Scientists at Ecole Polytechnique Fédérale de Lausanne (EPFL) have designed a solution for transforming hydrogen gas into a less flammable liquid fuel that can be safely stored and transported and then returned to the gas state.

The new technology has another application – the technology could be used with atmospheric carbon dioxide to synthesize a number of useful chemical products.

For many lay people hydrogen is often thought to be the fuel of the future. The basic problem is storage. Being the smallest atom it is a devil to contain, and must be stored and transported under pressure in specialized and expensive containers. It burns with oxygen at an incredible rate. A confined burn would seem like an explosion, an open air burn would resemble a blow torch.

Therefore hydrogen has issues in terms of safety, logistics, and profitability that could significantly limit its wider use. The risks are significant and the dangers exceed more common chemicals such as the smokeless power used in small firearms. To background that, smokeless powder ignited in the opens sizzles, and not very merrily at that, rather than burns at explosive rates. To get it to burn fast enough to work in a firearm smokeless powder must be confined and ignited virtually simultaneously. Small arms ammunition can be mailed and sent via UPS and others. Hydrogen requires those specialized open air trucks used for transporting gases under pressure. Hydrogen is a very volatile chemical.

Hydrogen storage and transport poses significant challenges to engineer safe and practical use.

The EPFL scientists researched and have developed a simple system based on two chemical reactions. The first reaction transforms hydrogen into formic acid, a liquid that is easy to store and less flammable than gasoline, while the second reaction does the reverse and restores the hydrogen.

Team leader Gabor Laurenczy’s group has already developed a process for transforming formic acid into hydrogen gas. The method was the subject of several articles, one of which appeared in Science, and it is already currently under industrial development.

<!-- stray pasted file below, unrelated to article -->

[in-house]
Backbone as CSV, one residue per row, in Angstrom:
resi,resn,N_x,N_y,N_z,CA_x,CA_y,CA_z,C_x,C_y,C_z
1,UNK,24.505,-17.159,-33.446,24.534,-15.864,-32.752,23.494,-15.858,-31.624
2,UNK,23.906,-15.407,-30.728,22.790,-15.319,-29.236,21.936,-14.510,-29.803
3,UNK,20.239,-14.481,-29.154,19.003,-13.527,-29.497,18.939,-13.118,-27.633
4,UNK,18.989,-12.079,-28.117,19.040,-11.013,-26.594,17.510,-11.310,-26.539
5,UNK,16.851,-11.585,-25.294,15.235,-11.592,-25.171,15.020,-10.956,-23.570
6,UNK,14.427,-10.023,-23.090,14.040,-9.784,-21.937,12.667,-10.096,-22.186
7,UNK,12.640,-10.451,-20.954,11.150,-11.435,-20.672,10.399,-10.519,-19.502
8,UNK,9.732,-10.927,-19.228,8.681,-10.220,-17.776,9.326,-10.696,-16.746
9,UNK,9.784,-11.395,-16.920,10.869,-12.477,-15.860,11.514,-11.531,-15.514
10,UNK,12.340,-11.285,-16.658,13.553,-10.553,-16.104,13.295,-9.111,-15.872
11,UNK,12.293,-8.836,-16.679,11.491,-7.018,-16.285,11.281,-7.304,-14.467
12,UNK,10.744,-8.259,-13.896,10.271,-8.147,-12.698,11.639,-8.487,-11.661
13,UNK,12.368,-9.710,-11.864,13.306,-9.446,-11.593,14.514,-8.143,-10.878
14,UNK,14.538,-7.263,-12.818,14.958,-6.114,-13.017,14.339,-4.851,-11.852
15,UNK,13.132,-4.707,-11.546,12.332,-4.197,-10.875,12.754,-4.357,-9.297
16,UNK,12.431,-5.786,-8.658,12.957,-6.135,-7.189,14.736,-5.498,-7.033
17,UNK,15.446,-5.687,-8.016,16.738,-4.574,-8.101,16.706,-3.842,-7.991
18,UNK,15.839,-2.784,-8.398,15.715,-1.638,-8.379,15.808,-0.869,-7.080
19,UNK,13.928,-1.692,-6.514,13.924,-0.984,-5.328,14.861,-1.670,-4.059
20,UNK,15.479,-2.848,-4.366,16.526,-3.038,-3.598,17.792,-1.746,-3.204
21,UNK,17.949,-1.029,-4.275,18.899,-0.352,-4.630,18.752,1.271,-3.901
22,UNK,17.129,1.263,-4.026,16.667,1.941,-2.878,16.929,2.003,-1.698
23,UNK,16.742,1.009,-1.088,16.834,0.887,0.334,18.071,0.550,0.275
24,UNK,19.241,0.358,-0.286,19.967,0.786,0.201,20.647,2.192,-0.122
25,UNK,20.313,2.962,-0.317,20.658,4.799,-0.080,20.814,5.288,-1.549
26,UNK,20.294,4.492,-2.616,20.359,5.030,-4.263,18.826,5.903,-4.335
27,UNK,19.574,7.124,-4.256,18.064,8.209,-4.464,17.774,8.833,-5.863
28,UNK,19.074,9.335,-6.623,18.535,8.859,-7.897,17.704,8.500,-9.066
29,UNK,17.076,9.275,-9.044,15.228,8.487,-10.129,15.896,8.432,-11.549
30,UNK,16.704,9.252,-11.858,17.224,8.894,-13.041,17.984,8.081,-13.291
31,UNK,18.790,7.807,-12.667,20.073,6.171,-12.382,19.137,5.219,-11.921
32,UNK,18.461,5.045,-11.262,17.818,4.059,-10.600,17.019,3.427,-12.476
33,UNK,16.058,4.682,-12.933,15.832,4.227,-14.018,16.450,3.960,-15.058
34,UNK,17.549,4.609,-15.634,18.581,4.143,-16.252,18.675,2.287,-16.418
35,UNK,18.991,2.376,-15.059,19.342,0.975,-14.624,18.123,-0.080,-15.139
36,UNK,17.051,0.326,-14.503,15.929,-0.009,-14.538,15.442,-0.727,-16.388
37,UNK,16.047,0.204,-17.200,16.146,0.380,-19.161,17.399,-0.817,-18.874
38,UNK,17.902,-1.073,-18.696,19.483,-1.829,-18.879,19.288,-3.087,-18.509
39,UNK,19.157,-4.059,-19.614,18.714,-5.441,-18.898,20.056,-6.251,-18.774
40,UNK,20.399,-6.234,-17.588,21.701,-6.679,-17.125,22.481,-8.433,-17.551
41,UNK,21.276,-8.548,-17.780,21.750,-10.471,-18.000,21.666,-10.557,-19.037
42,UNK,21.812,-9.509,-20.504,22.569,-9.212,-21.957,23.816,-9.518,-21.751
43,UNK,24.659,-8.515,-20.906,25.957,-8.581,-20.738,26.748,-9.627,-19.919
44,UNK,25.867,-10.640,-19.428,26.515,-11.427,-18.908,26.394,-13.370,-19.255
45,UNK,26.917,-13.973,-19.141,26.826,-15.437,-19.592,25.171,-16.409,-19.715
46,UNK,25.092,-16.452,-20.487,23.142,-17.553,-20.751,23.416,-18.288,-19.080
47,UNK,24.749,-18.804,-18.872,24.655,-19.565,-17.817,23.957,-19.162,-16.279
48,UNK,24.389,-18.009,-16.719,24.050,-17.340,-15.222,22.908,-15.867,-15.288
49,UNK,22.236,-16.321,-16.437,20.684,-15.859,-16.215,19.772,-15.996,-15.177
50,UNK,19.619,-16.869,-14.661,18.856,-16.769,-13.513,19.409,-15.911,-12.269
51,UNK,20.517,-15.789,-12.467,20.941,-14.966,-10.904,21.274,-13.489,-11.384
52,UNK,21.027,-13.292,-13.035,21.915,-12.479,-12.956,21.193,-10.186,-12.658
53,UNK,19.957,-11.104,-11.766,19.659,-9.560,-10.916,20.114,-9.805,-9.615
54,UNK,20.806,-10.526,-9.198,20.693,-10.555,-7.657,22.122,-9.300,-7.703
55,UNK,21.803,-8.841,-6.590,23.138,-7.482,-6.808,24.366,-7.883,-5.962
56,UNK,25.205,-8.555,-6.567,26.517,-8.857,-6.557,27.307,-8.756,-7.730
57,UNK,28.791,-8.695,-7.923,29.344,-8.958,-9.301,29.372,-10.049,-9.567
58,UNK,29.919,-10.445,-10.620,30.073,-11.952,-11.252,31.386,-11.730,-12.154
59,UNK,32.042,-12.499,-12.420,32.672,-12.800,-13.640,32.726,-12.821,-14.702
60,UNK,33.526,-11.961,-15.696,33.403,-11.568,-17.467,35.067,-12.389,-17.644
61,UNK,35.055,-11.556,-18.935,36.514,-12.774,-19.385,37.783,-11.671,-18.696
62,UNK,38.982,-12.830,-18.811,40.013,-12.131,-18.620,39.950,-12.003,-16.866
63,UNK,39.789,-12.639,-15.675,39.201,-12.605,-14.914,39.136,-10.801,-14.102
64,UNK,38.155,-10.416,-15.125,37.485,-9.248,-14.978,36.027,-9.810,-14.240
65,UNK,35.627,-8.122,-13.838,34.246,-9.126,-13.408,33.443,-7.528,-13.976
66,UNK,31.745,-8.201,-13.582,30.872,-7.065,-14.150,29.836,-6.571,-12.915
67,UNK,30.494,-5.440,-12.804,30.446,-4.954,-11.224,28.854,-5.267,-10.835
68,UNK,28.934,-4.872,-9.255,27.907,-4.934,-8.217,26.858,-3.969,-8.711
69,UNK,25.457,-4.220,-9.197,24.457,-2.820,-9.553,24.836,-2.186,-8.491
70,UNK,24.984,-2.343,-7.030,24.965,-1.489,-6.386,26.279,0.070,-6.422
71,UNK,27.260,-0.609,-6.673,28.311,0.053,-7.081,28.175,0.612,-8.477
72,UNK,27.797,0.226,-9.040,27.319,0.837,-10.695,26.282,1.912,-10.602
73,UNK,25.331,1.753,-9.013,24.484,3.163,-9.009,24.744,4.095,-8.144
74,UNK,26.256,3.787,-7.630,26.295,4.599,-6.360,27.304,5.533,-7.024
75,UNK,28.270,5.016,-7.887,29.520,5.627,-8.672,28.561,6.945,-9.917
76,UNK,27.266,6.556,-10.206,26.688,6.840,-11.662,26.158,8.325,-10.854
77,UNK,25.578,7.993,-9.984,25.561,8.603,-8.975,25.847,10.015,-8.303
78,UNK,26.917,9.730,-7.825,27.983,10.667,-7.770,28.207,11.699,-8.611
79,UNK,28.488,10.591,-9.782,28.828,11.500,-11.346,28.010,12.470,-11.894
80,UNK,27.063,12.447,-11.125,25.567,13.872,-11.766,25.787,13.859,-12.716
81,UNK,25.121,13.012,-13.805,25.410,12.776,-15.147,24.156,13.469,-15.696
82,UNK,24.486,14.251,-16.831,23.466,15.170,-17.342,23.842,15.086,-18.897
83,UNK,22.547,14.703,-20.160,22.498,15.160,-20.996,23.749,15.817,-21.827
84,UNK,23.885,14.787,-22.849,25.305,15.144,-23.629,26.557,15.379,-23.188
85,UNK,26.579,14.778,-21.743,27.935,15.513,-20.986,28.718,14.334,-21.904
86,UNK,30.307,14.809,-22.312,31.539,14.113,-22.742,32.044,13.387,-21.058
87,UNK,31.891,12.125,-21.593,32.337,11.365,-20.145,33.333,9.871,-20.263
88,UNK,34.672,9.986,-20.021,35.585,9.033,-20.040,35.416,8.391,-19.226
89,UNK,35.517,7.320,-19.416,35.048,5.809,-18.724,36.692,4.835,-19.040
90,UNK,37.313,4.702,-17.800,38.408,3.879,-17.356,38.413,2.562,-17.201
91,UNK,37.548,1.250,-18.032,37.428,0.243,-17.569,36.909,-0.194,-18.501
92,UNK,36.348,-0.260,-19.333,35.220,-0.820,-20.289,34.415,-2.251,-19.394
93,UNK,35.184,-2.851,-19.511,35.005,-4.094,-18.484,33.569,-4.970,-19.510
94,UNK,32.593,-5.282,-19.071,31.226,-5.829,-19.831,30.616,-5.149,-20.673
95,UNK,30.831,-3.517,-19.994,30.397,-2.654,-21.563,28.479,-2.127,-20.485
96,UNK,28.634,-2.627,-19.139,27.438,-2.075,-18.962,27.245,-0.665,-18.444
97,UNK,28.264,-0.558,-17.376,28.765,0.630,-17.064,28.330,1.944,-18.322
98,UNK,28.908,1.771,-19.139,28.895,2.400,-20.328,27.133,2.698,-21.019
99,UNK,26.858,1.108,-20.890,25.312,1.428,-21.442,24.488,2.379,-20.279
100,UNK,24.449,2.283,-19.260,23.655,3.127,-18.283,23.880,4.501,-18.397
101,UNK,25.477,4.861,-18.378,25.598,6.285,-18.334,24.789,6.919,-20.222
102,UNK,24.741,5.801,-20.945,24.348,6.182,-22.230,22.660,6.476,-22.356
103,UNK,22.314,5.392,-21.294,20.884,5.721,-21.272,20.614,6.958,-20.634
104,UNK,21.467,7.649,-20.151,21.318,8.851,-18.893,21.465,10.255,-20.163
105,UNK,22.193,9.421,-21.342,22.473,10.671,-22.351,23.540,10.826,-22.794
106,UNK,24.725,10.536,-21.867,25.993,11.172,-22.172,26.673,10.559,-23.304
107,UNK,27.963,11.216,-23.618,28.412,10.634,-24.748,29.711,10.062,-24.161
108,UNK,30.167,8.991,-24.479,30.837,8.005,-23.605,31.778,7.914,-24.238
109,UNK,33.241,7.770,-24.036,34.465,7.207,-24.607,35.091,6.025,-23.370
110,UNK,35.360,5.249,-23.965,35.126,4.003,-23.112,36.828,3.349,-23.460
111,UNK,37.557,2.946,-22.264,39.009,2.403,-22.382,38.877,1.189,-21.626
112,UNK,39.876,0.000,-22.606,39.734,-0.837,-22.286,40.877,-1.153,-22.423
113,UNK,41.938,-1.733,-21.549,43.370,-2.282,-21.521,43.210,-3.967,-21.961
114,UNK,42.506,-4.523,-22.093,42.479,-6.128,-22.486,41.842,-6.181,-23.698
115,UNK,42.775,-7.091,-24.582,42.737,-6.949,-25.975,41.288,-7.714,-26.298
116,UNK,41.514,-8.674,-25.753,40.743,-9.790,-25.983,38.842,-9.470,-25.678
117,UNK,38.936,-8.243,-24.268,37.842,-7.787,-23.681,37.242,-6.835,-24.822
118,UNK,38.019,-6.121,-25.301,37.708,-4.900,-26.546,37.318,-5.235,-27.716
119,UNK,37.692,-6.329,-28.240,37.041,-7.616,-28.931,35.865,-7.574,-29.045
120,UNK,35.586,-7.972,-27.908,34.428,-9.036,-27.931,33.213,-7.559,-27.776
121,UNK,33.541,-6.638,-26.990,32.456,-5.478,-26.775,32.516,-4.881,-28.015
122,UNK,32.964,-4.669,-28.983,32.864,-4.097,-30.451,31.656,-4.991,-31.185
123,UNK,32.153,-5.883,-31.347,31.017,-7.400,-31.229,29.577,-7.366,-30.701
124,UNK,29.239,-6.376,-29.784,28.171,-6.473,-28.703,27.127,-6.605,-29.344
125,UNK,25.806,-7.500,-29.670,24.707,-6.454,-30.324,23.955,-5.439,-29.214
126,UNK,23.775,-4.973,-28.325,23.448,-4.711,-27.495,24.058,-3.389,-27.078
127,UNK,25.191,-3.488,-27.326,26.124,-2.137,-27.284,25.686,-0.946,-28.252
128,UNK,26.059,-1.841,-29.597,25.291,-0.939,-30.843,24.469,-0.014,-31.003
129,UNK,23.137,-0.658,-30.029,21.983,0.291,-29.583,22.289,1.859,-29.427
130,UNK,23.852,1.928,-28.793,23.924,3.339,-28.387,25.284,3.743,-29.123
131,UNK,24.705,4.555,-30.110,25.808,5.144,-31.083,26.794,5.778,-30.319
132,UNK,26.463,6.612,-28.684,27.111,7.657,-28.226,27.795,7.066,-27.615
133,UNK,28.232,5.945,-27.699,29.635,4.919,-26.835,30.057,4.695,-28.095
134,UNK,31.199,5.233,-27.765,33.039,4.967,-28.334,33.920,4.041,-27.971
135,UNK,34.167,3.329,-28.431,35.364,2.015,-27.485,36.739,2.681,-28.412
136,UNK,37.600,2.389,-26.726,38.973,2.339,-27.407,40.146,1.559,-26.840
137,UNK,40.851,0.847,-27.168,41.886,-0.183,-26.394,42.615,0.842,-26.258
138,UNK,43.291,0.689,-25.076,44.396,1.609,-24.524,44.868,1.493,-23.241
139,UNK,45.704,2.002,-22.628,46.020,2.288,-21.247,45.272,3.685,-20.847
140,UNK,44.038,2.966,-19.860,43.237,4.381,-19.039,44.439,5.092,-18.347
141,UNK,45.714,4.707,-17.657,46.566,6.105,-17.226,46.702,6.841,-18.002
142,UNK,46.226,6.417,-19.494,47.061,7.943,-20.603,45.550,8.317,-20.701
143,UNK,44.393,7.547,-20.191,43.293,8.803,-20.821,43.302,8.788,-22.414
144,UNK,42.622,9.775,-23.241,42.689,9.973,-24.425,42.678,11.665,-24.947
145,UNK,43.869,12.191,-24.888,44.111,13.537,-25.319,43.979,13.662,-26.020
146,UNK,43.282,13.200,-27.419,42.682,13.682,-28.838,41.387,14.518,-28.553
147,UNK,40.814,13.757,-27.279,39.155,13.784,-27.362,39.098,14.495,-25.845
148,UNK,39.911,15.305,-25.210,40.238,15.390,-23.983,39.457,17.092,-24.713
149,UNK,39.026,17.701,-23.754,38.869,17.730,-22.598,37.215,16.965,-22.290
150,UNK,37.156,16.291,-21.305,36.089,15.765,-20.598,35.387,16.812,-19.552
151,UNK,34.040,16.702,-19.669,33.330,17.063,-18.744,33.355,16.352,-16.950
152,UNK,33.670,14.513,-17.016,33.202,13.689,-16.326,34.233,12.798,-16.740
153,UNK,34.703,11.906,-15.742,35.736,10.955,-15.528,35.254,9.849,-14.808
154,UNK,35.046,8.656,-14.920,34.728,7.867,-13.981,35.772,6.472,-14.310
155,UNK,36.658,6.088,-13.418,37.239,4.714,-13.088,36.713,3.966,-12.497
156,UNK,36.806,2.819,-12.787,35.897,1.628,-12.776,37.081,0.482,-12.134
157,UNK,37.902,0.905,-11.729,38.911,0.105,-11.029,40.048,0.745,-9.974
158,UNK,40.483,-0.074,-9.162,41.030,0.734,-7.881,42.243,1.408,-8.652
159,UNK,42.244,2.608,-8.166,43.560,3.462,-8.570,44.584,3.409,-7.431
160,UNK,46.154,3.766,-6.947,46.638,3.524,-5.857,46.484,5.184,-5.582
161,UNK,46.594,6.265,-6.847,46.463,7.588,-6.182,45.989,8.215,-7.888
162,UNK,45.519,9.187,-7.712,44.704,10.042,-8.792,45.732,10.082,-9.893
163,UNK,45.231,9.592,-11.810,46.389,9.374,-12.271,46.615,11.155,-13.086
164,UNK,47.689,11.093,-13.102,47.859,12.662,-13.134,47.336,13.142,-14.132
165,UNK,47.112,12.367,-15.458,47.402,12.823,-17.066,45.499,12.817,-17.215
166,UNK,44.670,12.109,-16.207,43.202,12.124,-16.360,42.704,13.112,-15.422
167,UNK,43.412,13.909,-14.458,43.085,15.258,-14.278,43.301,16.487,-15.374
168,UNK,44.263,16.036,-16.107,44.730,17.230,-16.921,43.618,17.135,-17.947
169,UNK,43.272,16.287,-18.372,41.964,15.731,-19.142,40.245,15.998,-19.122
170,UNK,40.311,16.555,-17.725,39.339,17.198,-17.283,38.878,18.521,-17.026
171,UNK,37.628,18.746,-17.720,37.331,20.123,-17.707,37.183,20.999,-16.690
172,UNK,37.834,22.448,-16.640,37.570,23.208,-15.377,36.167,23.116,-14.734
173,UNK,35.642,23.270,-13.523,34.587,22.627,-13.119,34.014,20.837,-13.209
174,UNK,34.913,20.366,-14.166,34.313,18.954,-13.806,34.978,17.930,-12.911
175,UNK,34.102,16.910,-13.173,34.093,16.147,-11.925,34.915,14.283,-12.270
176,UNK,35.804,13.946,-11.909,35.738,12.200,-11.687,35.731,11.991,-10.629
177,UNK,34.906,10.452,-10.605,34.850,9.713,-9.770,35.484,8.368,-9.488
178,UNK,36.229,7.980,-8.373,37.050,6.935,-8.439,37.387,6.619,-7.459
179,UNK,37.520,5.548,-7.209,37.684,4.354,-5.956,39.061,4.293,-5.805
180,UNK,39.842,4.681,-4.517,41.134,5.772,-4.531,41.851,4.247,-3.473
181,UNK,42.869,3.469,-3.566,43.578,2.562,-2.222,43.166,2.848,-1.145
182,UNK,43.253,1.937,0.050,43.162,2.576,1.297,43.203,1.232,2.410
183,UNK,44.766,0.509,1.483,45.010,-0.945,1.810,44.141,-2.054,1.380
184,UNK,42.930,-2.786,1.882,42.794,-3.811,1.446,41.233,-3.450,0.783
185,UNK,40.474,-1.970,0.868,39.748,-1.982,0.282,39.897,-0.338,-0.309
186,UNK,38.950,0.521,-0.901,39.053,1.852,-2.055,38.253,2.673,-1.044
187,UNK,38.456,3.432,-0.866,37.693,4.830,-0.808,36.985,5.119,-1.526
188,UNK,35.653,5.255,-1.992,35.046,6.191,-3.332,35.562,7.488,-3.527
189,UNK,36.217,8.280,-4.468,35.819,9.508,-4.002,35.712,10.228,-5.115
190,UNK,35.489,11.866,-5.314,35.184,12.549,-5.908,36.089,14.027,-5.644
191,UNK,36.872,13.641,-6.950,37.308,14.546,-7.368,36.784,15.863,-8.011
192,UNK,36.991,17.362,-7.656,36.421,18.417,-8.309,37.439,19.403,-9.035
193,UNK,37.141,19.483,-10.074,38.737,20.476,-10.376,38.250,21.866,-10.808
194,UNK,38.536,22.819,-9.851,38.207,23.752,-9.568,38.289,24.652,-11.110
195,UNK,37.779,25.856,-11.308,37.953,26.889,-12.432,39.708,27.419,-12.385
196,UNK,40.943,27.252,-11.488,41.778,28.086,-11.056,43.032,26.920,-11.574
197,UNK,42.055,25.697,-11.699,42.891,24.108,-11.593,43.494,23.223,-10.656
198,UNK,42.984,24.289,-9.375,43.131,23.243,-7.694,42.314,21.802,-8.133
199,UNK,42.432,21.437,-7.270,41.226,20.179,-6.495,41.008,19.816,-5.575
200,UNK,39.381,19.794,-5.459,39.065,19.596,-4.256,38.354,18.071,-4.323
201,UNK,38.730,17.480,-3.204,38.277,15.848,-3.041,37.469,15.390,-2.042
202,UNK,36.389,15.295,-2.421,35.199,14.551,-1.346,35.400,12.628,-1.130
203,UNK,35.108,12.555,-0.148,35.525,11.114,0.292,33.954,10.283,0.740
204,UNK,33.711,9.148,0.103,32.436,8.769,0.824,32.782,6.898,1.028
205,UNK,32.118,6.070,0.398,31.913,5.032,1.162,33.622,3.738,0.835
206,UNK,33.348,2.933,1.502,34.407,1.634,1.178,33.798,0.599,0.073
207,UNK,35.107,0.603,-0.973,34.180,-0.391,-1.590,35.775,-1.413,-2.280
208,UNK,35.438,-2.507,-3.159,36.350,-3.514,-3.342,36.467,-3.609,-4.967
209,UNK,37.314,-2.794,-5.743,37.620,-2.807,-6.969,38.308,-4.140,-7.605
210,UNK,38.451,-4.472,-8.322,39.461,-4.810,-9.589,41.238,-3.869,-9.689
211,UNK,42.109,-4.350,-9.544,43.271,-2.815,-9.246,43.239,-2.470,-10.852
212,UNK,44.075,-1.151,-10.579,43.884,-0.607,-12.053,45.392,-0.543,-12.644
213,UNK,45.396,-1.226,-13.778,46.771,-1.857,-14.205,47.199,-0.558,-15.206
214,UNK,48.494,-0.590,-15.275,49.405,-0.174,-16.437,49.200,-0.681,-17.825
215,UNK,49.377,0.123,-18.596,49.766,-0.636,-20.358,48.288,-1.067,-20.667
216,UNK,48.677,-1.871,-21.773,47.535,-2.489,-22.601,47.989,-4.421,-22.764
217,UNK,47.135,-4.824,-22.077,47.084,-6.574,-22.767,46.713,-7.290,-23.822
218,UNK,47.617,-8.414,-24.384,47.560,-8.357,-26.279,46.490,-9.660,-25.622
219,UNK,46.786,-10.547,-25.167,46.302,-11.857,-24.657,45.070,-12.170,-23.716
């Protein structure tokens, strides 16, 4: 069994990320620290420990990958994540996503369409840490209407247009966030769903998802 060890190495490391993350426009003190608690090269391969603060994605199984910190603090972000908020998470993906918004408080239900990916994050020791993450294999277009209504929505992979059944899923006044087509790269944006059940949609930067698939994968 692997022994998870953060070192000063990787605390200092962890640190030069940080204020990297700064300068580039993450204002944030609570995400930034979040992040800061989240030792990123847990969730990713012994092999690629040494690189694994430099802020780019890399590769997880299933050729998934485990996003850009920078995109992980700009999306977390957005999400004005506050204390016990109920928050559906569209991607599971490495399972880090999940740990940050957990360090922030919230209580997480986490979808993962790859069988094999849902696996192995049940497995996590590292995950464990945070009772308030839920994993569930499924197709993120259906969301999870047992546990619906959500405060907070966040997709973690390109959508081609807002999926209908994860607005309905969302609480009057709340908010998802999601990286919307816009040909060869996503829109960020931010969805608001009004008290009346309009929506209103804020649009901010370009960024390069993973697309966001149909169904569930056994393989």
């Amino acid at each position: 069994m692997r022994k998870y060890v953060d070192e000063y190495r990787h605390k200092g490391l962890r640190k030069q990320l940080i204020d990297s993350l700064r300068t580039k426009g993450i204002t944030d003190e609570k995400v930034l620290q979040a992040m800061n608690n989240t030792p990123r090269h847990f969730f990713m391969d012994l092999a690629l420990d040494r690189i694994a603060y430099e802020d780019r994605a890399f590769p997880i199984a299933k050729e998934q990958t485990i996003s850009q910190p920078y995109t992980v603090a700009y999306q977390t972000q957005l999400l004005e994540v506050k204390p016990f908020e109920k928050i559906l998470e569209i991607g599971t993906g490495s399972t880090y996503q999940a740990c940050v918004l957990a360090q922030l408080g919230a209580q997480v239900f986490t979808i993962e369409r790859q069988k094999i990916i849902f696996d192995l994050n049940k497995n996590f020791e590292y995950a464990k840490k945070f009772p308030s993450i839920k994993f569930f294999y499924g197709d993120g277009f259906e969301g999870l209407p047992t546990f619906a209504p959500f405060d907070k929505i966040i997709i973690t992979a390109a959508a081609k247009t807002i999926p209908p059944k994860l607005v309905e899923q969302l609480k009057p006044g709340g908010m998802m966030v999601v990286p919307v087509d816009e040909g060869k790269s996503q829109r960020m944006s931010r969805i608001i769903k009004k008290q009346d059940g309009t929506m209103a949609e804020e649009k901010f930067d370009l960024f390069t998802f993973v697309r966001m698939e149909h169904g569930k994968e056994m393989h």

But a complete and coherent system would also require the inverse process: the transforming of hydrogen into formic acid. The new process has now been designed, completing the cycle, thanks to the financial support of EOS Holding.

The scientists in Laurenczy’s team have described the process in a Nature Communications article. The new process synthesizes formic acid in a single step, starting with hydrogen and atmospheric CO2.

Today’s conventional methods to accomplish this involve several steps, which are complicated to carry out and generate undesirable chemical byproducts.

EPFL process of two chemical reactions – hydrogen to formic acid and back to hydrogen – are catalytic with the advantage is that nothing is lost in the transformation, and the process can thus be used in constructing sustainable devices.

With their two catalytic reactions in hand, the researchers now possess all the technology they need to build a complete, integrated device. Laurenczy envisions small energy storage units in which the current from photovoltaic cells produces hydrogen by electrolysis, which is then transformed and stored as formic acid, and finally transformed back into hydrogen to produce electricity at night-time. “Our procedure is simple enough that it can be implemented at the domestic level,” he says.

If Laurency is right hydrogen fueling could finally be a very disruptive technology.

Formic acid is the basis of numerous organic syntheses. Its a an important building block in chemical production. There may even be a market someday for home produced formic acid.

That brings us back to the process used to sequester CO2. Laurenczy explains: “We are killing two birds with one stone: we could sequester part of the 35 gigatons of CO2 that are emitted into the atmosphere every year, and also use it to synthesize materials.”

With nothing other than a press release the EPFL folks sure stirred things up. With the back end of the process already in commercial development, it does sound good. We’re still a long way to putting a kit on every roof. The hydrogen fuel cell folks need to get economical product ready for sun to power to get under way in a mass market.


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